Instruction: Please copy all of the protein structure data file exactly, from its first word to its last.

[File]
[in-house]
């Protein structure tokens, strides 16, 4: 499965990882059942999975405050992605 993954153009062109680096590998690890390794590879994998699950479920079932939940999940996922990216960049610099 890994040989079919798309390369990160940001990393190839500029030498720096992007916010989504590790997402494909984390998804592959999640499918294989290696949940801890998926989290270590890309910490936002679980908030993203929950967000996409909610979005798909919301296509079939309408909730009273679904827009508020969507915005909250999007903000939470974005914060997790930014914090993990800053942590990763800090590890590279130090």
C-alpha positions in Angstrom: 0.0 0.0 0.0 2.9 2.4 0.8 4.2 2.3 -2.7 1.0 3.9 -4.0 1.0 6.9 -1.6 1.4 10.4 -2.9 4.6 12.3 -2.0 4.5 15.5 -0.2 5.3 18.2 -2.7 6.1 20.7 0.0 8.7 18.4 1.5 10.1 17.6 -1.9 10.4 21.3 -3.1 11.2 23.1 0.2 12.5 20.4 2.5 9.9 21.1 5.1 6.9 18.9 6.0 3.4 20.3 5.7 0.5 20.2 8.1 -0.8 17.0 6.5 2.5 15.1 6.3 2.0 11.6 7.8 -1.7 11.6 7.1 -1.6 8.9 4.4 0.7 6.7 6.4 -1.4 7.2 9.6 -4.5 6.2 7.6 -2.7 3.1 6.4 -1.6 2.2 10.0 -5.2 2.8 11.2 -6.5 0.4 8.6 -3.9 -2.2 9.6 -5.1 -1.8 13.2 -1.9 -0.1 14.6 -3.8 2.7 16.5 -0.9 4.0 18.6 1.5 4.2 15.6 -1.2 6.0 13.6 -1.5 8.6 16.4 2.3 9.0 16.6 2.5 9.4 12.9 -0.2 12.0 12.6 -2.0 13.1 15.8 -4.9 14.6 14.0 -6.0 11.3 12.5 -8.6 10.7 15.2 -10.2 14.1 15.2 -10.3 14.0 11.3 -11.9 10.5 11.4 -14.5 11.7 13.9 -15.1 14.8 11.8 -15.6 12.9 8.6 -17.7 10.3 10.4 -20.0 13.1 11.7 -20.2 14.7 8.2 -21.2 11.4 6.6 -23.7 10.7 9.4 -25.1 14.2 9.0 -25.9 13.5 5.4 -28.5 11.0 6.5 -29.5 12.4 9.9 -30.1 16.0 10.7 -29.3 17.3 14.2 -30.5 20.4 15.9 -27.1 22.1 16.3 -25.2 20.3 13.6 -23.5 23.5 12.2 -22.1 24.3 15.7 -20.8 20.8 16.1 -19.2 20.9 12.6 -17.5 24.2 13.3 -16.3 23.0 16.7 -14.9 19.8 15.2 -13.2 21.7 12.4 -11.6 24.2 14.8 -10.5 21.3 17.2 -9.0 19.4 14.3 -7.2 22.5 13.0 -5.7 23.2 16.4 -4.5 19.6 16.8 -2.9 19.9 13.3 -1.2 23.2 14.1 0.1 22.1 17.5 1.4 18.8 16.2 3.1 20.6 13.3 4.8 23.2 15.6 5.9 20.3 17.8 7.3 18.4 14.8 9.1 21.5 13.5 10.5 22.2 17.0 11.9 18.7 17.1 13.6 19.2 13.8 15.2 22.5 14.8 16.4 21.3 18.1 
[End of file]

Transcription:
[in-house]
């Protein structure tokens, strides 16, 4: 499965990882059942999975405050992605 993954153009062109680096590998690890390794590879994998699950479920079932939940999940996922990216960049610099 890994040989079919798309390369990160940001990393190839500029030498720096992007916010989504590790997402494909984390998804592959999640499918294989290696949940801890998926989290270590890309910490936002679980908030993203929950967000996409909610979005798909919301296509079939309408909730009273679904827009508020969507915005909250999007903000939470974005914060997790930014914090993990800053942590990763800090590890590279130090």
C-alpha positions in Angstrom: 0.0 0.0 0.0 2.9 2.4 0.8 4.2 2.3 -2.7 1.0 3.9 -4.0 1.0 6.9 -1.6 1.4 10.4 -2.9 4.6 12.3 -2.0 4.5 15.5 -0.2 5.3 18.2 -2.7 6.1 20.7 0.0 8.7 18.4 1.5 10.1 17.6 -1.9 10.4 21.3 -3.1 11.2 23.1 0.2 12.5 20.4 2.5 9.9 21.1 5.1 6.9 18.9 6.0 3.4 20.3 5.7 0.5 20.2 8.1 -0.8 17.0 6.5 2.5 15.1 6.3 2.0 11.6 7.8 -1.7 11.6 7.1 -1.6 8.9 4.4 0.7 6.7 6.4 -1.4 7.2 9.6 -4.5 6.2 7.6 -2.7 3.1 6.4 -1.6 2.2 10.0 -5.2 2.8 11.2 -6.5 0.4 8.6 -3.9 -2.2 9.6 -5.1 -1.8 13.2 -1.9 -0.1 14.6 -3.8 2.7 16.5 -0.9 4.0 18.6 1.5 4.2 15.6 -1.2 6.0 13.6 -1.5 8.6 16.4 2.3 9.0 16.6 2.5 9.4 12.9 -0.2 12.0 12.6 -2.0 13.1 15.8 -4.9 14.6 14.0 -6.0 11.3 12.5 -8.6 10.7 15.2 -10.2 14.1 15.2 -10.3 14.0 11.3 -11.9 10.5 11.4 -14.5 11.7 13.9 -15.1 14.8 11.8 -15.6 12.9 8.6 -17.7 10.3 10.4 -20.0 13.1 11.7 -20.2 14.7 8.2 -21.2 11.4 6.6 -23.7 10.7 9.4 -25.1 14.2 9.0 -25.9 13.5 5.4 -28.5 11.0 6.5 -29.5 12.4 9.9 -30.1 16.0 10.7 -29.3 17.3 14.2 -30.5 20.4 15.9 -27.1 22.1 16.3 -25.2 20.3 13.6 -23.5 23.5 12.2 -22.1 24.3 15.7 -20.8 20.8 16.1 -19.2 20.9 12.6 -17.5 24.2 13.3 -16.3 23.0 16.7 -14.9 19.8 15.2 -13.2 21.7 12.4 -11.6 24.2 14.8 -10.5 21.3 17.2 -9.0 19.4 14.3 -7.2 22.5 13.0 -5.7 23.2 16.4 -4.5 19.6 16.8 -2.9 19.9 13.3 -1.2 23.2 14.1 0.1 22.1 17.5 1.4 18.8 16.2 3.1 20.6 13.3 4.8 23.2 15.6 5.9 20.3 17.8 7.3 18.4 14.8 9.1 21.5 13.5 10.5 22.2 17.0 11.9 18.7 17.1 13.6 19.2 13.8 15.2 22.5 14.8 16.4 21.3 18.1 